Introduction to the Primary Collection
Elizabeth Bannister (née Harpur)
by John Russell
The concept of a Primary Collection of paintings, sculpture, miniatures, etc., and a Reference Collection or study collection of prints, was established immediately following the Gallery's foundation in 1856. These collections were later extended to include photographs. The collections fulfil two enduring functions:
- to display portraits of the men and women who have made and are making British history and culture.
- to act as a national focus for the study and understanding of portraits and portraiture.
The Gallery acquires portraits from the life in all media, whether by purchase, bequest or gift, of the most eminent persons in British history from the earliest times to the present day. Since 1980 the Gallery has also commissioned portraits. Acquisitions are subject to the approval of the Board of Trustees which meets four times a year. The Gallery's formal collecting policy is set out in the Collections Development Policy.
Portraits are displayed at more than one location:
by Clive Smith
All the portraits in the Primary Collection are accessible on the website in the search mechanism, Search the Collections. Those wishing to see paintings and other portraits in the Primary Collection not on display, or to consult the records of the collection, should contact the Collections Manager in writing. Normally items not on display can readily be made available for viewing.
Information on the collection
Further information can be obtained from a number of sources:
- The online Collection on the website
- The Complete Illustrated Catalogue of the Collection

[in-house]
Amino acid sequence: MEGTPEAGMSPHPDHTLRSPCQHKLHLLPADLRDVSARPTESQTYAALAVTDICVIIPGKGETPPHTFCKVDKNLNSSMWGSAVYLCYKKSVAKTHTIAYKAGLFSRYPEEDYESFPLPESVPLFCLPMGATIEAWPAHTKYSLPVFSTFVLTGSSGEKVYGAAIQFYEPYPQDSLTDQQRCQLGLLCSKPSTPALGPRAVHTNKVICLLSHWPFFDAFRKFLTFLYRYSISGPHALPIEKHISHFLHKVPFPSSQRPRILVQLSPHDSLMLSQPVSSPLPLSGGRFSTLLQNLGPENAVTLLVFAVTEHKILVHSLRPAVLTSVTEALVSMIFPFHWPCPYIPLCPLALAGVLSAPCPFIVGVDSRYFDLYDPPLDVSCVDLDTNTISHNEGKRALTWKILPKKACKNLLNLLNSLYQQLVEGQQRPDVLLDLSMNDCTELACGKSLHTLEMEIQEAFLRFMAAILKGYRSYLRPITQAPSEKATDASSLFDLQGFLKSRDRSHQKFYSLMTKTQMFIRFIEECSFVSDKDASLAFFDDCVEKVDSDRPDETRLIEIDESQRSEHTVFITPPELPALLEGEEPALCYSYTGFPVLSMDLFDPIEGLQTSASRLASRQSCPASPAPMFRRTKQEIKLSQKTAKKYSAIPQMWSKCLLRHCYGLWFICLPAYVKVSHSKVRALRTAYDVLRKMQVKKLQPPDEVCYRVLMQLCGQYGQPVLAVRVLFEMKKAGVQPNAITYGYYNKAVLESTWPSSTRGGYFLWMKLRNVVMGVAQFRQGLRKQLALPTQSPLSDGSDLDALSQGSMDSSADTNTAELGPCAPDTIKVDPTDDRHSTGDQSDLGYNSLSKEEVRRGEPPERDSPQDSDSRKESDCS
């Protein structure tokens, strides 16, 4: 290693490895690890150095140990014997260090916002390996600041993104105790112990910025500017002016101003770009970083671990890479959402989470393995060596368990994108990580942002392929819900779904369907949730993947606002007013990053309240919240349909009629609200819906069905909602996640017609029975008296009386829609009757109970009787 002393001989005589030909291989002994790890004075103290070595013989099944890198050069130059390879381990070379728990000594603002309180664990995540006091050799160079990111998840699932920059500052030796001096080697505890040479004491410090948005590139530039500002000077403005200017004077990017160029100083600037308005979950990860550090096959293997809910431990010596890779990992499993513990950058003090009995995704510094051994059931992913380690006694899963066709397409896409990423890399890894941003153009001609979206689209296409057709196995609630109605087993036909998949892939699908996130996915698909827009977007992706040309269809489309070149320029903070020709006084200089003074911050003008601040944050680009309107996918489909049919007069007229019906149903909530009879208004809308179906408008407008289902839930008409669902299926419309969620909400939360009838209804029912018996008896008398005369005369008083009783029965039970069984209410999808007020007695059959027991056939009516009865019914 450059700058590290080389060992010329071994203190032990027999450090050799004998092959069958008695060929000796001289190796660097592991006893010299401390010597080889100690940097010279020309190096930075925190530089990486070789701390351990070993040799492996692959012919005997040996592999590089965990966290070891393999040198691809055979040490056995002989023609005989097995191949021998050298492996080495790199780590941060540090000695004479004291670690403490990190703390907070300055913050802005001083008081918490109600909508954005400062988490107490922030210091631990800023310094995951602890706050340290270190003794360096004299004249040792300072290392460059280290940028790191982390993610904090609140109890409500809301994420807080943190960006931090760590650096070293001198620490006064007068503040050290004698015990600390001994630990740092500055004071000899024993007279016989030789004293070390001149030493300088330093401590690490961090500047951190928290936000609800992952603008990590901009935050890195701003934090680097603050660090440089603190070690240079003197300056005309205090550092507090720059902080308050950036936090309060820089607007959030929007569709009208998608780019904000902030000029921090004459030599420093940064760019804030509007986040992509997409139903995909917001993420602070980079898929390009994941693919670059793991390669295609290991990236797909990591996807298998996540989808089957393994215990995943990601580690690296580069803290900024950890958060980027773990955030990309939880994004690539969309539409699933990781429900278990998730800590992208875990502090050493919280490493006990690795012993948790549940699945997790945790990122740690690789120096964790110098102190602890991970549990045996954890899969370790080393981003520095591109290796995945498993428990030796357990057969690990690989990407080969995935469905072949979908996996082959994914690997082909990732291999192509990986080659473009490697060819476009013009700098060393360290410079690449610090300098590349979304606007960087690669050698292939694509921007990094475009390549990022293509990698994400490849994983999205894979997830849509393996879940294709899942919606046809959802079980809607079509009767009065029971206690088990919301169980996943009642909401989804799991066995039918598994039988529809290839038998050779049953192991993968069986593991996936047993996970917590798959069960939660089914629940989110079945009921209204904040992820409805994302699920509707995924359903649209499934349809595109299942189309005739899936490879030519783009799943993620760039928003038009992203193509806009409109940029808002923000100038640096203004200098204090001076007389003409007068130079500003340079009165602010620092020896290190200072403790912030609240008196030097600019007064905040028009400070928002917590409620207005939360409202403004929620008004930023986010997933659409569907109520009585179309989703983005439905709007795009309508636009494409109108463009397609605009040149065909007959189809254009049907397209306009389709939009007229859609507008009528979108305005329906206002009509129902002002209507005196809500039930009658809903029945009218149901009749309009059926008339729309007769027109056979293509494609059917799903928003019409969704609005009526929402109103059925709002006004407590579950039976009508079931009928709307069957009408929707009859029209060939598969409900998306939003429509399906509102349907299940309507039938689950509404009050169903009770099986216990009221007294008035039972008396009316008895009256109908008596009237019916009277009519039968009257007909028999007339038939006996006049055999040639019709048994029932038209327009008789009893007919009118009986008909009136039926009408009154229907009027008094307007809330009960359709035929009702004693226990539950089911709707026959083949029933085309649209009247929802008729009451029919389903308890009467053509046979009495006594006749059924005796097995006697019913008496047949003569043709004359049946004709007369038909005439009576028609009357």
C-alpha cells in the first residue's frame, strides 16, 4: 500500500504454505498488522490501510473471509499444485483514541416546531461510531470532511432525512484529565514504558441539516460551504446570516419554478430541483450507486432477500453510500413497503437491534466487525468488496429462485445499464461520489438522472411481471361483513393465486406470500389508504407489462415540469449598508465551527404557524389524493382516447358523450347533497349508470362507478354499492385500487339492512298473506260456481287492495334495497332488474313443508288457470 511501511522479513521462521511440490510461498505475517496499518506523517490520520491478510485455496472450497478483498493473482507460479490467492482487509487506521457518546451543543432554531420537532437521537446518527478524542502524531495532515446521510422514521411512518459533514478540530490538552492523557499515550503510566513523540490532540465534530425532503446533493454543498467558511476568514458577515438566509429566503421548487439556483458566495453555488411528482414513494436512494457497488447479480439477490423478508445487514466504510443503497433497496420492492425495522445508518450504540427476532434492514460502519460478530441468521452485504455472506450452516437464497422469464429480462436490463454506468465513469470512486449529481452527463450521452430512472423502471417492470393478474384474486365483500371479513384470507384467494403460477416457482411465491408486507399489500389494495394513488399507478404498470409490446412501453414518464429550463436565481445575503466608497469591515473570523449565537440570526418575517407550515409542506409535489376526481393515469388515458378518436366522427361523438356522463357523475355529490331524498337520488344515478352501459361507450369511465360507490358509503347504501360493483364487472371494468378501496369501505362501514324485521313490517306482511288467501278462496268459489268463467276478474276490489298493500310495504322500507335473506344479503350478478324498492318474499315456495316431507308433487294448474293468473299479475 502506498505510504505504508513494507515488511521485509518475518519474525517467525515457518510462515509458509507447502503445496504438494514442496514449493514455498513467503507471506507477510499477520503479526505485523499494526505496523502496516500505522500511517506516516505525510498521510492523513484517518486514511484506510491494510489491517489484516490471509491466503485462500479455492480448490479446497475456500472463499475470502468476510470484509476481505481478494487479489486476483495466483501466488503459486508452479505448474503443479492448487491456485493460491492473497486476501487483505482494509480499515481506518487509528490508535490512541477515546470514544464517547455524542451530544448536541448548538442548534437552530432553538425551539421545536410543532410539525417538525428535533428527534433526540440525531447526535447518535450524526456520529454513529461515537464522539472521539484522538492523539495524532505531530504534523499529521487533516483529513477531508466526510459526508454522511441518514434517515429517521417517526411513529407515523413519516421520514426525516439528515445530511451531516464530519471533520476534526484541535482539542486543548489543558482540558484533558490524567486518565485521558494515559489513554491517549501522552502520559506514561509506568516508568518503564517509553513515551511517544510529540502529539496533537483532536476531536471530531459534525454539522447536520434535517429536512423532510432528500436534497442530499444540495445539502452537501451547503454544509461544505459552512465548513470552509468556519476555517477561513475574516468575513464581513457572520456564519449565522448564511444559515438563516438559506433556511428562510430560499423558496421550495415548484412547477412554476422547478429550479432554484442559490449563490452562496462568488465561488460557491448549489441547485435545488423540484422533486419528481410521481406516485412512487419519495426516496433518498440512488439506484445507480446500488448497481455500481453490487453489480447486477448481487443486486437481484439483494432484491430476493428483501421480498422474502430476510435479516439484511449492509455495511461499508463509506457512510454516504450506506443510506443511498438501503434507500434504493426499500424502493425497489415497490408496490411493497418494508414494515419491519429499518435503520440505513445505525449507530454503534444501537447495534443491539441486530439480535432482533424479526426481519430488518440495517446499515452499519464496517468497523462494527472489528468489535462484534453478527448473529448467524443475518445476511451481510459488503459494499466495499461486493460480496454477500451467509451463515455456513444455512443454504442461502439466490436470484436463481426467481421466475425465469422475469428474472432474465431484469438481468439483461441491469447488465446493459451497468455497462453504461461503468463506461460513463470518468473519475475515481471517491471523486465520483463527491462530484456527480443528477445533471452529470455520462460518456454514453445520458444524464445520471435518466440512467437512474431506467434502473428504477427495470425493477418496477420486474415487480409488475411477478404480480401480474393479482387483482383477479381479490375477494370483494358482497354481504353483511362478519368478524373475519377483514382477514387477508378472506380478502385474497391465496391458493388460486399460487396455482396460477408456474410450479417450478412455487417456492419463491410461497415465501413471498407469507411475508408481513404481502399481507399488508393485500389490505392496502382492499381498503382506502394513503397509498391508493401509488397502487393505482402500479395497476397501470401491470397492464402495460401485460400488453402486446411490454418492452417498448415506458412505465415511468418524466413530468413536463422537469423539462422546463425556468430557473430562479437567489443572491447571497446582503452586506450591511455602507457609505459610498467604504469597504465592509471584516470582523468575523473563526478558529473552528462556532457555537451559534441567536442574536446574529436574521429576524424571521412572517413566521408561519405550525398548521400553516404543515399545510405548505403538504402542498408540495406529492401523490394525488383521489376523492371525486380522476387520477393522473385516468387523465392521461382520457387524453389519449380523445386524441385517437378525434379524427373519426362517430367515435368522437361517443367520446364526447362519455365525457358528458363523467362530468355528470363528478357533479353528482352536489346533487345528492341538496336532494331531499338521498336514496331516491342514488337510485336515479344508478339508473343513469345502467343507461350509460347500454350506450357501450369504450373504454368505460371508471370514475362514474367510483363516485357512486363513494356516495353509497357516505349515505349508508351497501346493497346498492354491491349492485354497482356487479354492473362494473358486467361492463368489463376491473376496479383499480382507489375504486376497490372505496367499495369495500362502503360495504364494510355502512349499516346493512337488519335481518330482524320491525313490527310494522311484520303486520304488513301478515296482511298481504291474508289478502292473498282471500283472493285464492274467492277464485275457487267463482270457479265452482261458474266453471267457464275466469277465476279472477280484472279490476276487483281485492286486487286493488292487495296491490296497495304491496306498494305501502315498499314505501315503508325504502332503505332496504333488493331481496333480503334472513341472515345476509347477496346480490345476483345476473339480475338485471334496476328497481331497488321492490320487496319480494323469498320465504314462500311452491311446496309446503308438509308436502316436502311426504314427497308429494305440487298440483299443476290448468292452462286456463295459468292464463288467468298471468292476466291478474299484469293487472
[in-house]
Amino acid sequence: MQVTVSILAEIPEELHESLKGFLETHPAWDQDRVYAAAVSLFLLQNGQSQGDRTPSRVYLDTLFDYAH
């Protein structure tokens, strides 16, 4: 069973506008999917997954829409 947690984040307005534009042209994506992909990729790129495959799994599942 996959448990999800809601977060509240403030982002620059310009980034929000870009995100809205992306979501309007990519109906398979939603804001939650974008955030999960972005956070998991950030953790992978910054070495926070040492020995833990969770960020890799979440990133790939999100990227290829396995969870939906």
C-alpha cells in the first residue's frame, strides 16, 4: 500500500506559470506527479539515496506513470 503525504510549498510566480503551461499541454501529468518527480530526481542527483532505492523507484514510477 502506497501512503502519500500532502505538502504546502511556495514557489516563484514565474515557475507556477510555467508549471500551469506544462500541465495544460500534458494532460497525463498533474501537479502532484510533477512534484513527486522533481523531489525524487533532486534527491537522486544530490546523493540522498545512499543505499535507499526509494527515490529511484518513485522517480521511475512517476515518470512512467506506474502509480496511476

- Consult our catalogues for further information as listed in the catalogue bibliography
- Consult the list of Recent Acquisitions and the Annual Reviews
Lady Ottoline Morrell
by Henry Lamb
We have an active policy of adding to the collection and of making it more widely available. A new edition of the hardback volume, Complete Illustrated Catalogue, containing summary information with illustrations of the whole collection was published in 2004. New detailed catalogues by John Ingamells, Mid-Georgian Portraits, covering the late eighteenth-century collection, and Later Stuart Portraits, covering the period 1685-1714, have been published, researched with the generous support of the Paul Mellon Centre for Studies in British Art. A further programme of digitisation and making portraits available on the Internet and at the Gallery on the Portrait Explorer is in progress. A further collection catalogue, devoted to later Victorian portraits is being published on the Gallery's website at Later Victorian Portraits Catalogue.
Do, draw and make!
Do, draw and make!
From building dens to food faces – enjoy our Playful Portraits activities and find out about some brilliant people!
Activities for children and families inspired by three healthcare heroes from our Collection.
Downloadable and web based resources to support learning at home linked to art, history, citizenship and literacy.